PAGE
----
While Don’s passion is in the future of kiteboats, these days his team is focused on building a new watersport—an electrically powered foilboard aptly named the Jetfoiler. It’s a fascinating return to consumer product development for Don after a 10-year hiatus in the removed worlds of sustainable energy and kiteboating.
In some ways, it’s low hanging fruit; it only makes sense to take the foilboard and connect it with electric propulsion as both a form of wakeless transportation over water and as every middle-aged kid’s next new toy. Within less than a year, Don’s team has built a proof of concept from off-the-shelf parts into a highly refined custom-built carbon product with onboard computer systems that maximize efficiency and fun. The heart of the Jetfoiler program is pure data collection, however, Don imagines there will be plenty of knockoffs—but they won’t have the R&D data and the technology required to deliver a highly refined standout product. Regardless, Don’s long game in foil technology is much broader than a single person playcraft, which seems to be a consistent theme in his approach to innovation—discovering the next big thing.
When it comes to intellectual property and control of inventive technology, Don is quick to acknowledge this as a hot topic in kiteboarding. As an early innovator in kite tech, he seems to be disappointed by the use of patents as a form of licensing or competitive restriction. Much of what he has learned from the kiteboat and Jetfoiler is shared online. According to Don, “anyone could build a kiteboat” – in some sense it’s an open source approach to keeping the field free from extortionist patent trolls. While Don admittedly has a stack of provisional patent applications to file, he has no interest in slowing down the overall pace of innovation; he just wants to make sure no one corners the IP of the industry and gets in the way of his long-term goals.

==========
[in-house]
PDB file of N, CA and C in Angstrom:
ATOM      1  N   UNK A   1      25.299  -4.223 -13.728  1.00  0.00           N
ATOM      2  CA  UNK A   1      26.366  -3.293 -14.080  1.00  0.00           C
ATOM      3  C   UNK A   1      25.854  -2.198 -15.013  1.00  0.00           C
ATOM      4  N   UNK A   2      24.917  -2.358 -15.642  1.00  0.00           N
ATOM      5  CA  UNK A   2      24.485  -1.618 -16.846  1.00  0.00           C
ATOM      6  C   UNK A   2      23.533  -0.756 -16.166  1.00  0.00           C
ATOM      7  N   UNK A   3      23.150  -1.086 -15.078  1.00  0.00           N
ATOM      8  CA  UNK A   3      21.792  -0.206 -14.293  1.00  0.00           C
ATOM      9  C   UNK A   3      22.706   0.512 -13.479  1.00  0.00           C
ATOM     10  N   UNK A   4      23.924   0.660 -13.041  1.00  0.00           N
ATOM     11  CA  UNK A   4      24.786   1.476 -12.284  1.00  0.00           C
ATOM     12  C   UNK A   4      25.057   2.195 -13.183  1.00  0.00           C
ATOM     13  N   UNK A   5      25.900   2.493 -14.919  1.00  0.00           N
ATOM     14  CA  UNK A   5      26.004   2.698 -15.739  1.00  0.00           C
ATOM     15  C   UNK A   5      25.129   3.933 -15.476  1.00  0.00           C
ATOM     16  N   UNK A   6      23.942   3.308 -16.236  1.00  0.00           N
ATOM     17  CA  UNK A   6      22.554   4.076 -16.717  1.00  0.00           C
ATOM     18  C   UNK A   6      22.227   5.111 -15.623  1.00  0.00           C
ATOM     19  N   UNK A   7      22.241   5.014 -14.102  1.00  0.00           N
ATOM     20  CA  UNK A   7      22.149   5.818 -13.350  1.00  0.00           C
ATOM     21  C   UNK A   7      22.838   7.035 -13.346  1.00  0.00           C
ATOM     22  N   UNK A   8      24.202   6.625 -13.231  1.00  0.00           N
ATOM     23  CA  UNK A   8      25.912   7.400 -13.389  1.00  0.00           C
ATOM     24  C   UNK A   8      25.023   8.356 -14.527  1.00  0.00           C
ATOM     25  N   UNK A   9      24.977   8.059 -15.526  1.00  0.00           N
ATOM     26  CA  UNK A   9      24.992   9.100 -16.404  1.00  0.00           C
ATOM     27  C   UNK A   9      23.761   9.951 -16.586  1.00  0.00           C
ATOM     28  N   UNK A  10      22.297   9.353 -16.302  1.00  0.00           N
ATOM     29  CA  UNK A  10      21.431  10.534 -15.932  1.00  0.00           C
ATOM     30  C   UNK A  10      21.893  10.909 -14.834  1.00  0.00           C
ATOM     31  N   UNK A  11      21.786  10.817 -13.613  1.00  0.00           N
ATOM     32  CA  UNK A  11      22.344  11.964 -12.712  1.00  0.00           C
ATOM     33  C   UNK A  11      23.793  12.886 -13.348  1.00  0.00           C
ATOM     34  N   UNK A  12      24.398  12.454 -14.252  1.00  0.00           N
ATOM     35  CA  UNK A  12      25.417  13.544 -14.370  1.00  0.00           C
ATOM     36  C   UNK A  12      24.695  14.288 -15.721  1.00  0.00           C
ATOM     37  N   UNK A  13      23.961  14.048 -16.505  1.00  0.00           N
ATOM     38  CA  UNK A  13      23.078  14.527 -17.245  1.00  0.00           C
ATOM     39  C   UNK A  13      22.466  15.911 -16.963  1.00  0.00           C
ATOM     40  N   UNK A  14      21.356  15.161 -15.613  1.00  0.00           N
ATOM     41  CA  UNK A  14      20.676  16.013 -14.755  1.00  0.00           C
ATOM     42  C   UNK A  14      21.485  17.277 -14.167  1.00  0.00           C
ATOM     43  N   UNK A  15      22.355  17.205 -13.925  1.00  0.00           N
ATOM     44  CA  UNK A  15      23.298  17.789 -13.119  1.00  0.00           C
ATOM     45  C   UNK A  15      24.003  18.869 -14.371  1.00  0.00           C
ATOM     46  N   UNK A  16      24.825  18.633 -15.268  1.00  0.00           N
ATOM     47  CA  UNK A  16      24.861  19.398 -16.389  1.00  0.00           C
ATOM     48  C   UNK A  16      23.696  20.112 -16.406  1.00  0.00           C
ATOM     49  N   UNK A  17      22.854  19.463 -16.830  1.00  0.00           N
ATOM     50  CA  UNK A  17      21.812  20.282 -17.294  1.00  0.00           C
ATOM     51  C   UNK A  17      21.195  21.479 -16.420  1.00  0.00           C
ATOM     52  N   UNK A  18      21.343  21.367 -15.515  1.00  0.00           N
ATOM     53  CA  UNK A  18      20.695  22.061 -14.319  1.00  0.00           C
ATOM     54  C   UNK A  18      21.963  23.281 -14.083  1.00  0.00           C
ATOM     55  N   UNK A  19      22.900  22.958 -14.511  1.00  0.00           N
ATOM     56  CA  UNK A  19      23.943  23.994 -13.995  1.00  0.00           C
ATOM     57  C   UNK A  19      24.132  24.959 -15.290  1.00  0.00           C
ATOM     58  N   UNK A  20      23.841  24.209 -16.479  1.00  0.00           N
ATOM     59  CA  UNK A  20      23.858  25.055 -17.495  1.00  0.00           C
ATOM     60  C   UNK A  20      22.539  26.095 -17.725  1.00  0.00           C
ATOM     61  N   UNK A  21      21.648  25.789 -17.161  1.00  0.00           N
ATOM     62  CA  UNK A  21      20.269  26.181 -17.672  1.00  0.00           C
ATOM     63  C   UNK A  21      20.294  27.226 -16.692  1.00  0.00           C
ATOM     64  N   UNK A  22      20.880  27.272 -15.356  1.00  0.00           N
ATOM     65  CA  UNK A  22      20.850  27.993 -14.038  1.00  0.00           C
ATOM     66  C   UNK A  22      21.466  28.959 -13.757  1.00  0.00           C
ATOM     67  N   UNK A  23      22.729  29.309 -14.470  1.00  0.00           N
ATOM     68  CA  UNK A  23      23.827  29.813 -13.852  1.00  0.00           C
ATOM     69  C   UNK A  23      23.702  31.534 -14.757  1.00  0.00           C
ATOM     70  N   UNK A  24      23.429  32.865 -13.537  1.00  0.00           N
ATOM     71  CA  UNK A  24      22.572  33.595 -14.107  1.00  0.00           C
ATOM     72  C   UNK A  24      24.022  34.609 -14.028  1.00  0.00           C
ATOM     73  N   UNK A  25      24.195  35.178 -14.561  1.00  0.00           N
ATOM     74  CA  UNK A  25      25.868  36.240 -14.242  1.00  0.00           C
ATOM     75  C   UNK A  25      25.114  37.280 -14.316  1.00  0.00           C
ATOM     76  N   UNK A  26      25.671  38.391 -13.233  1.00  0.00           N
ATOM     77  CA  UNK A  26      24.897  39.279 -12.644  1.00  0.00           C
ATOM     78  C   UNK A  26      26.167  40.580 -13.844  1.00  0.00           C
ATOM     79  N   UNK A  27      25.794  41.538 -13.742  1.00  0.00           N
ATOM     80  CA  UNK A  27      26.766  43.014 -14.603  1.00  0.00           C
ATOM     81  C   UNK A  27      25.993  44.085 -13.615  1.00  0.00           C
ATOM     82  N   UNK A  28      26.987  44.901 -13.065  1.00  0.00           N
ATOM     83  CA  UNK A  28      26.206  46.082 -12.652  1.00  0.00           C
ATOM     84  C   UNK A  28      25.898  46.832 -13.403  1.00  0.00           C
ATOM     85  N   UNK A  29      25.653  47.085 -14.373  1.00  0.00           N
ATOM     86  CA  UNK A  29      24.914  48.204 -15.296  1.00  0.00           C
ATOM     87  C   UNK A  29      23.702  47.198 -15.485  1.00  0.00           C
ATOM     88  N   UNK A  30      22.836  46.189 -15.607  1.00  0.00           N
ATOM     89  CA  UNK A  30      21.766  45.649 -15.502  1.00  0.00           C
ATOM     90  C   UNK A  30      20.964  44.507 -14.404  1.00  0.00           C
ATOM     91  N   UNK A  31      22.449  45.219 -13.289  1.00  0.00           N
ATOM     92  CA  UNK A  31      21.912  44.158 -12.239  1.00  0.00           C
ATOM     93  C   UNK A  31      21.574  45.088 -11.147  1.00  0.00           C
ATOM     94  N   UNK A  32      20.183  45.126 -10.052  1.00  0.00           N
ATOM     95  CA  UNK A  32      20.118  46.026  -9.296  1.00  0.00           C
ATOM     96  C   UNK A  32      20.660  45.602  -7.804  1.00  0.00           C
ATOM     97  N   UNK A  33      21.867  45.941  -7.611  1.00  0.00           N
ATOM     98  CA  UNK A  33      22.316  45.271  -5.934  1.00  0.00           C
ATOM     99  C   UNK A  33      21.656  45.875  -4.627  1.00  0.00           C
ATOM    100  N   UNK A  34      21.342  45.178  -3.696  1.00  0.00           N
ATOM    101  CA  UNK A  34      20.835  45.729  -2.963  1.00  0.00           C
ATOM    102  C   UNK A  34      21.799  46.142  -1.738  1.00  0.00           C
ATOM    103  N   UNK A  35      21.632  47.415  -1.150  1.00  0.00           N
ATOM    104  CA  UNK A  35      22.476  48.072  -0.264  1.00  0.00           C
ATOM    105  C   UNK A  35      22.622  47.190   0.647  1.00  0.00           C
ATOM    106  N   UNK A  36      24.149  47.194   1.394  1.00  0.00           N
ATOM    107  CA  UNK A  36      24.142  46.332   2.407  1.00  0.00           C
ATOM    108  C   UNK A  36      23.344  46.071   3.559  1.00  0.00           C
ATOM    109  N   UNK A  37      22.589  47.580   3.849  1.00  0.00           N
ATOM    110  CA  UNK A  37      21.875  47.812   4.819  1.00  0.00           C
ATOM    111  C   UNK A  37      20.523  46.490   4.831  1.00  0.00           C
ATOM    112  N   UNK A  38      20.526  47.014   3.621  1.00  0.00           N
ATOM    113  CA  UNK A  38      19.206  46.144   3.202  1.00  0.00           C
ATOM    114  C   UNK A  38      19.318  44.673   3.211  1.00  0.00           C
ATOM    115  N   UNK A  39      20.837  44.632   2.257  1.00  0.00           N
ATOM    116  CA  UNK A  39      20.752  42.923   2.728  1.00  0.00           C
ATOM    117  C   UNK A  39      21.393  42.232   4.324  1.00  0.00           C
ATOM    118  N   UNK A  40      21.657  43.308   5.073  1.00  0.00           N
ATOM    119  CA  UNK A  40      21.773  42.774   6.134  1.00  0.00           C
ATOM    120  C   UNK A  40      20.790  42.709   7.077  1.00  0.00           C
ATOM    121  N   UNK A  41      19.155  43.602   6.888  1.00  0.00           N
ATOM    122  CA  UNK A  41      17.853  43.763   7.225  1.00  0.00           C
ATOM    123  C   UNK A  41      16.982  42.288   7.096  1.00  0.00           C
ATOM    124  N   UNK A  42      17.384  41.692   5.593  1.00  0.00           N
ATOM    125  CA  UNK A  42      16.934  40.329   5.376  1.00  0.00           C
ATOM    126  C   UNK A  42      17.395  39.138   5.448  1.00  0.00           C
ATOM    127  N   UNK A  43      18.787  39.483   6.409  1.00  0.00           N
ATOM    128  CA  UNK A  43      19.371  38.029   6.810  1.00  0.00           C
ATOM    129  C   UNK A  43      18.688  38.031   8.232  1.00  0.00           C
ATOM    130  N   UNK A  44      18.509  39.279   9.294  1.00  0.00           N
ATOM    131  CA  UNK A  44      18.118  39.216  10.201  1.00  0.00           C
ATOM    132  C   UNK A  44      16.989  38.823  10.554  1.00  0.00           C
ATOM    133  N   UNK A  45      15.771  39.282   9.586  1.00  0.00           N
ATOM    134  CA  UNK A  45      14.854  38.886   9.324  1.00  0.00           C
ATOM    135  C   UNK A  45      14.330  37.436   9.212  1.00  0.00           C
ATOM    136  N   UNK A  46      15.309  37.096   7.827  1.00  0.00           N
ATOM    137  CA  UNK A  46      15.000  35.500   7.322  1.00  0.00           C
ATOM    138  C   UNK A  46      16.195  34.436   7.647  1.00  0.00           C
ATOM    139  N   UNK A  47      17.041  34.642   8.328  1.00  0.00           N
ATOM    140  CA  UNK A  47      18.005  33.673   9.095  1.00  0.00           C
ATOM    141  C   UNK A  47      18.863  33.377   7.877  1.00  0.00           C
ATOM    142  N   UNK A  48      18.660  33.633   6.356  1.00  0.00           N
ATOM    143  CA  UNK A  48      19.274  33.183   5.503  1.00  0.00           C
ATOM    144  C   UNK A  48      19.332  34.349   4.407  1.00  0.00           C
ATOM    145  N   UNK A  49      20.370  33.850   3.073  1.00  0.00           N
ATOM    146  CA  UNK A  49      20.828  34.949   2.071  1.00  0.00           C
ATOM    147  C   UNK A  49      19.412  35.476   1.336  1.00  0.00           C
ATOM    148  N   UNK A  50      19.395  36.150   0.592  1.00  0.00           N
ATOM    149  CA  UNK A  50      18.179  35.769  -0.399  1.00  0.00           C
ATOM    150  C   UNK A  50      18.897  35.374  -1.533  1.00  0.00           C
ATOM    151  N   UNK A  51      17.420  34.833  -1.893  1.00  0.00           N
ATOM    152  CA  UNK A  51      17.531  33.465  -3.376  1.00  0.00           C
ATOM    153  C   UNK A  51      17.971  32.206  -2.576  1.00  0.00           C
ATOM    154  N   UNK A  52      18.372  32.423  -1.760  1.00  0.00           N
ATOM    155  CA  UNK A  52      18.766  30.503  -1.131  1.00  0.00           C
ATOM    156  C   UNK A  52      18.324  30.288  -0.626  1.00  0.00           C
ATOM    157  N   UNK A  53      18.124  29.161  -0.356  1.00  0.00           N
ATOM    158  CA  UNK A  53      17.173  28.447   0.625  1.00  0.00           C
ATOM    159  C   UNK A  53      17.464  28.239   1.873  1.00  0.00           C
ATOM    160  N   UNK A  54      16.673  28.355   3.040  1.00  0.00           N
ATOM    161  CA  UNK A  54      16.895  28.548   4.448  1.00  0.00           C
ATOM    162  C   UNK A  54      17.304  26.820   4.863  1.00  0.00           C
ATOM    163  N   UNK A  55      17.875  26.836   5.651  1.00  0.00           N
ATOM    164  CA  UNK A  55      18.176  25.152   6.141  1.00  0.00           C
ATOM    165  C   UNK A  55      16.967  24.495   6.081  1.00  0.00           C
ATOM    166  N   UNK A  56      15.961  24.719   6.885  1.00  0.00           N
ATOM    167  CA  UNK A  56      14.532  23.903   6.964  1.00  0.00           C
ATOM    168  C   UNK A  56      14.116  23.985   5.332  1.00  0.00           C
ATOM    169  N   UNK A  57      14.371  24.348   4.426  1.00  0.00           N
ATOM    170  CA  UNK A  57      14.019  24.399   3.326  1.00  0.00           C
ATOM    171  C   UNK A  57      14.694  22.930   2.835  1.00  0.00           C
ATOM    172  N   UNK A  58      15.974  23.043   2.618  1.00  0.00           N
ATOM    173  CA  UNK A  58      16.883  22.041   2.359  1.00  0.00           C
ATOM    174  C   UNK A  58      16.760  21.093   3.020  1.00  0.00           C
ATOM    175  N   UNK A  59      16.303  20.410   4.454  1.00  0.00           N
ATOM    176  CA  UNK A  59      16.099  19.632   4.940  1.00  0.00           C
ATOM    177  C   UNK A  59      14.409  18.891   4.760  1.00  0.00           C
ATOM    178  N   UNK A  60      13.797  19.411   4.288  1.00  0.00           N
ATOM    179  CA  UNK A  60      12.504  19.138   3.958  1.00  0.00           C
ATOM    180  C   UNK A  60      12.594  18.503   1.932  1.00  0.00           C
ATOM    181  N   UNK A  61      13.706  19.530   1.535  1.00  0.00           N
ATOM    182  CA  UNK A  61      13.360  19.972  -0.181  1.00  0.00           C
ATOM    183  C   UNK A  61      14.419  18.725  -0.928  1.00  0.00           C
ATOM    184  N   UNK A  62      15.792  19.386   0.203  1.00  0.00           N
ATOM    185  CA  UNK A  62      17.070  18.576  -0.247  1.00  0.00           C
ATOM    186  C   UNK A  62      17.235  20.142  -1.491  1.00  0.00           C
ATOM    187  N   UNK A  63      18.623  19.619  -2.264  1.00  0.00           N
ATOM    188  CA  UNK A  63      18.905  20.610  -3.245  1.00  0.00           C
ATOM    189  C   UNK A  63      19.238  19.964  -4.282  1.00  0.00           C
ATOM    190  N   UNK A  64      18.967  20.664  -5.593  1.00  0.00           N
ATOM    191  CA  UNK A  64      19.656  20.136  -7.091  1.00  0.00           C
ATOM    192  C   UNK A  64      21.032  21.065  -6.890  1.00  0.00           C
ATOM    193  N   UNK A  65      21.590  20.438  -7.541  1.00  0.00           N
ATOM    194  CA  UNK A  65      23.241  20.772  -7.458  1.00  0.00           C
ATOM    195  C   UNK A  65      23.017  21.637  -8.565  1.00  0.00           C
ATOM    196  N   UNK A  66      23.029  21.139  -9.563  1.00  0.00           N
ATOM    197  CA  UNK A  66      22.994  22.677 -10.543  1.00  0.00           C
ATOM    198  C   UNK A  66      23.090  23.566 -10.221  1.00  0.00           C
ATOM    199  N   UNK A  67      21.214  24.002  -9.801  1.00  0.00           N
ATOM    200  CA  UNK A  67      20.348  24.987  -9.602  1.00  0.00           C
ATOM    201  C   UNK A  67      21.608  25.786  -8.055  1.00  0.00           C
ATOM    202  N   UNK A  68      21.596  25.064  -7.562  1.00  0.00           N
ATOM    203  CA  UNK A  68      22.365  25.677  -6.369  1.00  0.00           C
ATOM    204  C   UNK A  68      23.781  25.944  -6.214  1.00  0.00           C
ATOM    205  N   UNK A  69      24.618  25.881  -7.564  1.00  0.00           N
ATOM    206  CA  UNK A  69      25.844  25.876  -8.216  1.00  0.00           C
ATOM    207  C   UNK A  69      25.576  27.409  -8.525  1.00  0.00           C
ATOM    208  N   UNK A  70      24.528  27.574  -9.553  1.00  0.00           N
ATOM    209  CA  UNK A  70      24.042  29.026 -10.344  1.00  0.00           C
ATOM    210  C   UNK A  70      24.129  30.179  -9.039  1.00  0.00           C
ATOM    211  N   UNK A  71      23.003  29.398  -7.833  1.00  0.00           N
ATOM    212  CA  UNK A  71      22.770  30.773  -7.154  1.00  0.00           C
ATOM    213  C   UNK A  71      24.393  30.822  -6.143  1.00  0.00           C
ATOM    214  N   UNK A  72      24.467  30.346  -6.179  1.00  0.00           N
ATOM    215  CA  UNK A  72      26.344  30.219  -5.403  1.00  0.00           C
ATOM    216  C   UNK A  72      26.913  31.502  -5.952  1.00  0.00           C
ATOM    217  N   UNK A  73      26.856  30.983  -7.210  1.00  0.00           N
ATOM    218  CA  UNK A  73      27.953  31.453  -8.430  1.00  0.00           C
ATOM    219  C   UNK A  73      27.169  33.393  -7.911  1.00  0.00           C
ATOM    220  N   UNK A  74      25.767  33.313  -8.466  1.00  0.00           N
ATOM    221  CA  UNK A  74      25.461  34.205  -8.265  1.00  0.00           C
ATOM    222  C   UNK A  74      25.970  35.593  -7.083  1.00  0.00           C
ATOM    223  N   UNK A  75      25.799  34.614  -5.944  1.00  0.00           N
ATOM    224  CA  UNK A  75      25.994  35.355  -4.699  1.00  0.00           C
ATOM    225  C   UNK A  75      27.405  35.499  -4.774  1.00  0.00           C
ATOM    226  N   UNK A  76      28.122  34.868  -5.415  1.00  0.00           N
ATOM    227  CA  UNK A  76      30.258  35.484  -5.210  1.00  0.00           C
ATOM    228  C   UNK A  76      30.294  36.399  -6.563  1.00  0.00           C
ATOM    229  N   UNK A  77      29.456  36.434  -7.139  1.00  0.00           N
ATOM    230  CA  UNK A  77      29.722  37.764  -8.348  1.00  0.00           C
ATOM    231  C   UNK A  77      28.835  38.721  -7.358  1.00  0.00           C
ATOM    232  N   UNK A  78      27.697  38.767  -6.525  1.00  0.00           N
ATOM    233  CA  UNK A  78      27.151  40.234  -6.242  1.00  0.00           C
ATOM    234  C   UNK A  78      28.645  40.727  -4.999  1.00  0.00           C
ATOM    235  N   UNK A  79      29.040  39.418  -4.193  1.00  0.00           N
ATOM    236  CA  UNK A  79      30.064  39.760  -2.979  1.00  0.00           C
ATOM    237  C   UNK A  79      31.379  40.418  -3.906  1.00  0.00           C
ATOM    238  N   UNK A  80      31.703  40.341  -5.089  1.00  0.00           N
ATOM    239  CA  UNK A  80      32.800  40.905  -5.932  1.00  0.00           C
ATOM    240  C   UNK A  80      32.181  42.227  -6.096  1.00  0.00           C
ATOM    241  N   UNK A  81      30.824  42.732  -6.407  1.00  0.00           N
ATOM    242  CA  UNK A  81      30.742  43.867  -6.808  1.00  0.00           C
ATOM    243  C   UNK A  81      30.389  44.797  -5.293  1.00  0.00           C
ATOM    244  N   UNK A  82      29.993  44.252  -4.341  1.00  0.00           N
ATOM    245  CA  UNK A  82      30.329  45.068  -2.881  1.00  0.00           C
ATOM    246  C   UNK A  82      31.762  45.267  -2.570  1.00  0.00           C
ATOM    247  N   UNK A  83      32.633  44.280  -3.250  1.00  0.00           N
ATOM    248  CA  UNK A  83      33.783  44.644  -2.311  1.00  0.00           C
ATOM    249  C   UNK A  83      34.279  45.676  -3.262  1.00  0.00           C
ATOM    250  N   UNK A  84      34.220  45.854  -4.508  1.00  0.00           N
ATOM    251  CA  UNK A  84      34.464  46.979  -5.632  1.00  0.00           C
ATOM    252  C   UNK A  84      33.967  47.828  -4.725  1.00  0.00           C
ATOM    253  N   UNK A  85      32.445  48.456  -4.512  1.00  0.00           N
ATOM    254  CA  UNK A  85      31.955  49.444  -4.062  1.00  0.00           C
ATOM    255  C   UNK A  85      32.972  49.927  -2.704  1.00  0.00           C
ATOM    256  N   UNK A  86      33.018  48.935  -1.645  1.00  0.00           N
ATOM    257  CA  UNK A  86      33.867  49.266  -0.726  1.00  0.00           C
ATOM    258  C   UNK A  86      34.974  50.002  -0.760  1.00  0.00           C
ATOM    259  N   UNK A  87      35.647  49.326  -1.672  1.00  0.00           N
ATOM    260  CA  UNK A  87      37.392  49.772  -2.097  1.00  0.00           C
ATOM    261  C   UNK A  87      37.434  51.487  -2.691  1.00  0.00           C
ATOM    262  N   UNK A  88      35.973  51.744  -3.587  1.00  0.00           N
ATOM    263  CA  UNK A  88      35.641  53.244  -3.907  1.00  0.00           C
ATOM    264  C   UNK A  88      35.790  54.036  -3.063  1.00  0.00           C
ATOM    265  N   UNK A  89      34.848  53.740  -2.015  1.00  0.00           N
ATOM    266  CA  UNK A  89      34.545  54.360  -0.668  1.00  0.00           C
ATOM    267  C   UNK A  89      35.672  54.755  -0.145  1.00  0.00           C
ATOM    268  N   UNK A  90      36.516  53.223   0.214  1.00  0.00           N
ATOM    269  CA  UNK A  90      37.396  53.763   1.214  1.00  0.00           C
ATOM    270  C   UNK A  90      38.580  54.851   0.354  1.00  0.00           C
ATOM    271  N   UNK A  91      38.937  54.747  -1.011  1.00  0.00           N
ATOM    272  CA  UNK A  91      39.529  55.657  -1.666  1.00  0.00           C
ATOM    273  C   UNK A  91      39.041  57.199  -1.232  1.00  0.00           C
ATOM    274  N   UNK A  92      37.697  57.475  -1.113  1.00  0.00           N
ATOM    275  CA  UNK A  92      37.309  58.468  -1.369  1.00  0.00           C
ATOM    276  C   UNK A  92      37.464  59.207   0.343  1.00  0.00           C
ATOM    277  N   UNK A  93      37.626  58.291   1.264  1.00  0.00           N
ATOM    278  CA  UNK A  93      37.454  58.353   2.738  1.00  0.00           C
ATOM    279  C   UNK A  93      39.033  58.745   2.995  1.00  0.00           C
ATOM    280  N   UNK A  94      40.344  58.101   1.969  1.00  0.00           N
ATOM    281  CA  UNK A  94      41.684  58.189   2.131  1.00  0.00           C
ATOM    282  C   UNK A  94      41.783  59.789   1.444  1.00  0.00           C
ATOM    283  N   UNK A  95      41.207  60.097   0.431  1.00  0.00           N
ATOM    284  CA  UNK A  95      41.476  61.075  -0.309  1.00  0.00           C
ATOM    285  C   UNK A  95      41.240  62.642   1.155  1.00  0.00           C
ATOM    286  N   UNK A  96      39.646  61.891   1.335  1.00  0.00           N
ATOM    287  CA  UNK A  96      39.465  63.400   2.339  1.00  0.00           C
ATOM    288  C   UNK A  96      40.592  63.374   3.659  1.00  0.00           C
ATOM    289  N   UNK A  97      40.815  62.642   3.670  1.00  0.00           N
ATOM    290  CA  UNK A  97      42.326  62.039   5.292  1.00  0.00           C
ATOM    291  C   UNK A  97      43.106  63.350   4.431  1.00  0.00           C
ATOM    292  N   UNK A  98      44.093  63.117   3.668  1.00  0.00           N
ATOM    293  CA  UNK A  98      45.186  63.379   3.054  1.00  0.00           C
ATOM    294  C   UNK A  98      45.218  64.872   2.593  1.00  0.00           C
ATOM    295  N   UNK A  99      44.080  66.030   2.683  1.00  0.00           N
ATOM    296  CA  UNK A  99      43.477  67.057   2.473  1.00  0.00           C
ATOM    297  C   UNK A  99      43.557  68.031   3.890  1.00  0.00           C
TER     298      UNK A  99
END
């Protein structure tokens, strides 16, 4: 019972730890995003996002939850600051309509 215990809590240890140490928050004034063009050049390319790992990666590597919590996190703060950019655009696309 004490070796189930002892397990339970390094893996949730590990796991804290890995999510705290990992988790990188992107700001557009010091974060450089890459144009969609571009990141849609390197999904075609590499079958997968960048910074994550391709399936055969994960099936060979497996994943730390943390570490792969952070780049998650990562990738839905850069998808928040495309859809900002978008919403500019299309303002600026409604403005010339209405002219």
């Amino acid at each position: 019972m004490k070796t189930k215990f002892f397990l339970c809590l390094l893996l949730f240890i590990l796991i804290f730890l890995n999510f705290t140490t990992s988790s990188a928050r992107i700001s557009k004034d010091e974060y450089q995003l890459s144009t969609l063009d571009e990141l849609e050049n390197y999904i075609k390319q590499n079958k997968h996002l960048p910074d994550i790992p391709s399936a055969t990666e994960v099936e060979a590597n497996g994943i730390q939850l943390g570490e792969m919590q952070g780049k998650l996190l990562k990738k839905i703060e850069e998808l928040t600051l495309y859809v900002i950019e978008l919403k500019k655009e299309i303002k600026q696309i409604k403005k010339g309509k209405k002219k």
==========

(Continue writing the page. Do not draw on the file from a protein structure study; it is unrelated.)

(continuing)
Don attributes passion and vision as the essential ingredients fueling a career of innovation. His underlying motivation is connecting people with powerful experiences, “These are just moments in time when you gather with your friends and feel something you’ve never done before”—whether it’s kiting down a massive bomb in an outrigger canoe at Outer Sprecks, hovering 34 knots over San Francisco Bay on a high-tech kiteboat or spending an afternoon sharing the transcendental flying feeling of the Jetfoiler with athletes like Ruben Lenten and Kevin Langeree—these are the moments Don wants everyone to experience. He warns of getting stuck on one aspect within kiteboarding and instead suggests that we should focus on discovering new moments: “Pursue everything kiteboarding has to offer and do it for the right reasons—to have fun—because every day you don’t is one less day that you can.”
Words by Brendan Richards